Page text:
Twenty years ago, when I was nearing the end of the yearlong doula training program in Jerusalem, my trainer advised us all not to quit our jobs in favor of establishing a doula practice. Regardless of the fact that we enrolled in a yearlong program with a commitment to give 100 hours in hospital shifts, Shoshannah guided us to view the doula role in terms of community service rather than a career path.

A doula for every woman is not just right; it’s a valuable asset

This perspective is reflected in the well-known saying “A doula for every woman, a motto I trust was carved with noble intentions but prioritizes the welfare and empowerment of only one woman – the birthing woman, at the cost of disempowering another woman – the doula. It should be noted that the topic of doulas’ monetary compensation, just like the other two dilemmas I addressed before it, has also caused some turbulences within the doula community. This can be read in Penny Simkins’ Real Talk from Penny Simkin, in which she responded to the disagreement with this motto as expressed by a ProDoula member.

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Is the Doula Profession at Risk?

Doulas’ Dilemma #2: The Doula Scope of Practice

This is the second blog in a series of three that I began writing in November. I am very passionate about the doula profession. That’s why I feel called to write this series before it is too late.  And by “too late” I mean that I think our profession is in danger. Being a doula trainer and at the same time an approved continuing education provider for obstetric nurses, allows me to be connected and empathetic to both sides of the conflict – doula and medical caregivers. On top of listening to nurses’ pain points in their relationships with doulas, I recently have been invited to speak at a few OBGYN and midwives’ practices and heard that they are on the verge of banning doulas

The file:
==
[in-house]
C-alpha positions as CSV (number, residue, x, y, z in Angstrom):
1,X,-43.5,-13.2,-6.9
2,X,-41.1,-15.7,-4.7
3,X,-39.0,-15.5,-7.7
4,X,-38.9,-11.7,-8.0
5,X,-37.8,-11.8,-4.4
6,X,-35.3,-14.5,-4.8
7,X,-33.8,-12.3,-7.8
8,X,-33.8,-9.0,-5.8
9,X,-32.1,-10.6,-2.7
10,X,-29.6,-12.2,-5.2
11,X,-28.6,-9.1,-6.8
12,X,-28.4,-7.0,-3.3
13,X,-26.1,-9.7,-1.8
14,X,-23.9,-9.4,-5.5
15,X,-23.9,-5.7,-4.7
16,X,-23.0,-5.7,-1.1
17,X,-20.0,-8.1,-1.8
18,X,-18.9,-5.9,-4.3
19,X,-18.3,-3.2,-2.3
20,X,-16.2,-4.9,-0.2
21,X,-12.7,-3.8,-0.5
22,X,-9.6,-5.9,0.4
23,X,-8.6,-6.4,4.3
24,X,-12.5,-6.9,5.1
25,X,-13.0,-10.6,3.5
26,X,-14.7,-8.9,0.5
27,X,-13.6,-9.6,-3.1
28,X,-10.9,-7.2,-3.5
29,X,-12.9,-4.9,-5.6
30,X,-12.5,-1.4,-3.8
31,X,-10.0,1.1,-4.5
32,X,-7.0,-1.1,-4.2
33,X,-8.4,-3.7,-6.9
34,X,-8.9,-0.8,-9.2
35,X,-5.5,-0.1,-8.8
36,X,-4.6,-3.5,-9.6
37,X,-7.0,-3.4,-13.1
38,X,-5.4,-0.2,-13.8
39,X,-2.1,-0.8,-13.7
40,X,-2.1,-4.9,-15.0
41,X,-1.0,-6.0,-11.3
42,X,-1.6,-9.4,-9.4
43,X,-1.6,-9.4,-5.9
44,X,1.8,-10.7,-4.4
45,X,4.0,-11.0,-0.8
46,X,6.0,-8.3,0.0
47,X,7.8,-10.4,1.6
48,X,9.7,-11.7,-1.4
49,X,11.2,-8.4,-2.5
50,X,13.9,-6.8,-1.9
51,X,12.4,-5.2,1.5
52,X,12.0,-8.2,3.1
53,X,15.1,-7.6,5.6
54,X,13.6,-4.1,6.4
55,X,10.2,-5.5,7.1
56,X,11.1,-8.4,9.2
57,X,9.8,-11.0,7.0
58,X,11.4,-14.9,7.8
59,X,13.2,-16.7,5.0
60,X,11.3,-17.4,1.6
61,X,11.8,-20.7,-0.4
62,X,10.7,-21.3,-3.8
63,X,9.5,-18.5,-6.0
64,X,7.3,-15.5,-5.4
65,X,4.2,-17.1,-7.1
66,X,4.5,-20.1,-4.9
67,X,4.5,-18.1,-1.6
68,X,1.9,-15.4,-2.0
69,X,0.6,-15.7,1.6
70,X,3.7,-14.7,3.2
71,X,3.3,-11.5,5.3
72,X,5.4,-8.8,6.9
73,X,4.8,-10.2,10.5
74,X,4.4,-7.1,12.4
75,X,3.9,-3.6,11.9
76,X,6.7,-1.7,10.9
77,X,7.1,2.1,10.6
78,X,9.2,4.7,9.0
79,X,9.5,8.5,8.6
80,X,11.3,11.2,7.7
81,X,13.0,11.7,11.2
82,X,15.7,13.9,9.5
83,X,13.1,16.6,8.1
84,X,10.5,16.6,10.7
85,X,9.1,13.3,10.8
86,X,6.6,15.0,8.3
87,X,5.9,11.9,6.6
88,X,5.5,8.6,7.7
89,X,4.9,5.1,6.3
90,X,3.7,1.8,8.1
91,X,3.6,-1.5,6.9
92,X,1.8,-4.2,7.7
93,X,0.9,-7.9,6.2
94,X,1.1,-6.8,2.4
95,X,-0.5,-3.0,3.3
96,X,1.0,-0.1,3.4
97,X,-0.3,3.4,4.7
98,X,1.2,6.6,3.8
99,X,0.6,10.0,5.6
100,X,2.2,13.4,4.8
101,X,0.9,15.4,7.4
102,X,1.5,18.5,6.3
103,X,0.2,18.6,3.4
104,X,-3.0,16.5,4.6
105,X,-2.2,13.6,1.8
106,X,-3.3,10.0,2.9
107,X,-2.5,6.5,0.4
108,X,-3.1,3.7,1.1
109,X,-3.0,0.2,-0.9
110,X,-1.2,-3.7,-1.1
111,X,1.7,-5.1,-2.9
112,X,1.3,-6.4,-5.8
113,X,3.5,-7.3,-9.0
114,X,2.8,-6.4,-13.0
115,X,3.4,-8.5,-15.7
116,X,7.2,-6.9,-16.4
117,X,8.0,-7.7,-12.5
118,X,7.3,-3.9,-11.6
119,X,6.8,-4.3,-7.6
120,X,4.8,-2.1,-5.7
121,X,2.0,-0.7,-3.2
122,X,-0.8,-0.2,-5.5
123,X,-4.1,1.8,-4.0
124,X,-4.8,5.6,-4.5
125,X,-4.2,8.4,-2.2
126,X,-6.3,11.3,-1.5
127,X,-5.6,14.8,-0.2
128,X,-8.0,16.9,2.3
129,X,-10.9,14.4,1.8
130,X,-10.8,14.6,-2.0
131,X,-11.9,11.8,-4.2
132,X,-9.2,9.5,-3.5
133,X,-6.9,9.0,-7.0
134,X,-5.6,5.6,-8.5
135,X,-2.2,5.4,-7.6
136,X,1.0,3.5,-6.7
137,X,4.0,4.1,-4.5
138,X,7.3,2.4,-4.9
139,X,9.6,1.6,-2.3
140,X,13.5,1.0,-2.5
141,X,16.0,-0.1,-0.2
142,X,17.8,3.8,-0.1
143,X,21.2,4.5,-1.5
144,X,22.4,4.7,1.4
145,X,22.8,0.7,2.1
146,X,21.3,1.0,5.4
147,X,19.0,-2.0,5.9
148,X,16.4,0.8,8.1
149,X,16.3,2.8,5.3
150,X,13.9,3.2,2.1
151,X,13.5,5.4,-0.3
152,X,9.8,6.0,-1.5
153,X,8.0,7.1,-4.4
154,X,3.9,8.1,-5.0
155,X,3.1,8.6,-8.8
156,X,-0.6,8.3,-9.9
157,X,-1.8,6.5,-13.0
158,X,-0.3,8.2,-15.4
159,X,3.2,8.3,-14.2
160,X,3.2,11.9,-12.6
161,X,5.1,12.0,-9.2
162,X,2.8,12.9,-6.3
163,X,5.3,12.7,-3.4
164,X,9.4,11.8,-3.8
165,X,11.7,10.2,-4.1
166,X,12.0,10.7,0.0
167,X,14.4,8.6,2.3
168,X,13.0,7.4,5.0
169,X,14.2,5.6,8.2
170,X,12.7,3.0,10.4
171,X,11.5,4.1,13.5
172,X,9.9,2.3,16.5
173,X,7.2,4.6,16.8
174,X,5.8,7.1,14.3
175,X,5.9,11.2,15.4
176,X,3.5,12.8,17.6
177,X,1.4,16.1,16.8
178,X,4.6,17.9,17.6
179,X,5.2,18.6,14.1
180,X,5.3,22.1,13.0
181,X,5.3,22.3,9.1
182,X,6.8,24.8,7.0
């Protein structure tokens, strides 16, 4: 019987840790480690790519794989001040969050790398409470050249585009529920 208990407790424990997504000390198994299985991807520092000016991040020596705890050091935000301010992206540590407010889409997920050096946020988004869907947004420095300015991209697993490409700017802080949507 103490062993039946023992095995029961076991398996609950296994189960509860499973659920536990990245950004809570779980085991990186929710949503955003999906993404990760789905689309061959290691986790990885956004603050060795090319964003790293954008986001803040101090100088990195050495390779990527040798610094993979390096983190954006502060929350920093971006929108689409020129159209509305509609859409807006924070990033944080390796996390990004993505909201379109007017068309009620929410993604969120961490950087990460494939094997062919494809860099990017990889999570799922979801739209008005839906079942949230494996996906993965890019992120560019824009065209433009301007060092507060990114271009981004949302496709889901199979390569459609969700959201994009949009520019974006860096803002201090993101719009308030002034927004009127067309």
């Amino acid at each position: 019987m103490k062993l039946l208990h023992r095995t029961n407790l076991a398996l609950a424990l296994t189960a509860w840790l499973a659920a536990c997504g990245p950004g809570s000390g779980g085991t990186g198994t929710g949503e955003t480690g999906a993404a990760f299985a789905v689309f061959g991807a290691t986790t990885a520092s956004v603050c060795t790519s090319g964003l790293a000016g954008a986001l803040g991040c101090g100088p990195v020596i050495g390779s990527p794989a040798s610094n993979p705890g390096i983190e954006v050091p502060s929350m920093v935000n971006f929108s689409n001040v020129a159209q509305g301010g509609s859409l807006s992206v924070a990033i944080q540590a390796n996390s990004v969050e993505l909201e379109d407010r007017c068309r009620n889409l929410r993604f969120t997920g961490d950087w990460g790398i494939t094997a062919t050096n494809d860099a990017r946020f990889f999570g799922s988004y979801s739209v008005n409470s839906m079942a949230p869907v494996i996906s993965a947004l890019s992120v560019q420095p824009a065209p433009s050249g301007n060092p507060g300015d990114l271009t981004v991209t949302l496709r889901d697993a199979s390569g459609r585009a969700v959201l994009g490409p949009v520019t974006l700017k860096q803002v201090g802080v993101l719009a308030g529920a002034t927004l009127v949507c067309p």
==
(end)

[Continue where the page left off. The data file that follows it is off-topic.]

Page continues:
Additionally, recent events confirm what I have been fearing – the current practice of doulas’ who share evidence-based information that supports better obstetric practice (while not being medically trained and bearing no liability for their clients’ health) is going to hurt us.

  • It puts our relationships with medical caregivers at risk.
  • It will lead more cities to follow New York in attempts to license doulas.
  • It will lead our best friends – hospital-based midwives – to ban doulas or have blacklists of unwanted doulas that they don’t trust.
  • It might also make it harder for us to find paying clients because they hear more and more stories about doulas who break the trust and rapport that couples have established with their medical providers.

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Birth Support Coach vs. Doula

Since the seventies, those who provide education and support to birthing individuals have all been called ‘Labor Coaches’. In that group are childbirth educators who teach about childbirth and deliver a body of knowledge, usually in a group setting. Also in that group are doulas who are trained to provide emotional, physical and informational continuous support throughout the birth. We all got used to thinking about childbirth as an event in which our role is to help the birth giver cope with labor strains while providing information, reassurance, and applying comfort measures.

On the other hand, coaching, a growing industry generating $11 billion in the USA, is an entirely different practice that stands by itself. It is the practice of leading competent and healthy individuals to optimally perform in order to achieve their goals.

Transformational Birth support coaches that are trained here at the Birth Coach Method, likewise, are also trained to coach expectant individuals towards achieving their desired birth experience.